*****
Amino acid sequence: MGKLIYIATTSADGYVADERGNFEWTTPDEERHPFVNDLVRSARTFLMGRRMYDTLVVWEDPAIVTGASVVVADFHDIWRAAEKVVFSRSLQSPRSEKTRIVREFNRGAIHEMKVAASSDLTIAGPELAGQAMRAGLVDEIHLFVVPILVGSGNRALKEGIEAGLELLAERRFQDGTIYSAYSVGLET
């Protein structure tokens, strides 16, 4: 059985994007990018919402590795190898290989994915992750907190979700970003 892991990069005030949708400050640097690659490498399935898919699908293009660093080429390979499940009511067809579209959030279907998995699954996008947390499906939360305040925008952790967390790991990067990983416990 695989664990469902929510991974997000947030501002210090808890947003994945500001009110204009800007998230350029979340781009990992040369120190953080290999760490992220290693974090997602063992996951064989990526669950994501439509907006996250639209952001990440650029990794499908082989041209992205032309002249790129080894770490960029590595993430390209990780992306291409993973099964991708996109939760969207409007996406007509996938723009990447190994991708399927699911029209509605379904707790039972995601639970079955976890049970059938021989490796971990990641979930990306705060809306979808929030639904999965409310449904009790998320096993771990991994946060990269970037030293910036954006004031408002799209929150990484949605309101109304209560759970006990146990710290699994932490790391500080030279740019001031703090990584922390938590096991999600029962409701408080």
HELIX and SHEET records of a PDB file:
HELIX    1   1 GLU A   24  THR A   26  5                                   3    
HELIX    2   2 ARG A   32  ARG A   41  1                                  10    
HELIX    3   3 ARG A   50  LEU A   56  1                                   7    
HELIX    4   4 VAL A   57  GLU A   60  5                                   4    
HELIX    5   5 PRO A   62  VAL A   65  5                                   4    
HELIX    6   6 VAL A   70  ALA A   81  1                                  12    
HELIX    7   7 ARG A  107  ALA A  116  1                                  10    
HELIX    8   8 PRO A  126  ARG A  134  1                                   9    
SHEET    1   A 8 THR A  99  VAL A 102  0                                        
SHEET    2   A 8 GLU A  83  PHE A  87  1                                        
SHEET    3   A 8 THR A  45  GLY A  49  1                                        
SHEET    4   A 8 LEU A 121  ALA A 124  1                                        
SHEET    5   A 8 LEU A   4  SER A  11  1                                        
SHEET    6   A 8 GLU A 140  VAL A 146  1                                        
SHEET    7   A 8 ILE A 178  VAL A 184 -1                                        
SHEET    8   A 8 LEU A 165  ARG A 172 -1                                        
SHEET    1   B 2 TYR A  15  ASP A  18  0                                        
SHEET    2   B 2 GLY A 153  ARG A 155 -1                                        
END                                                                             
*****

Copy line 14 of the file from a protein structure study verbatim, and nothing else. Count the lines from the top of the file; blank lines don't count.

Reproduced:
SHEET    3   A 8 THR A  45  GLY A  49  1                                        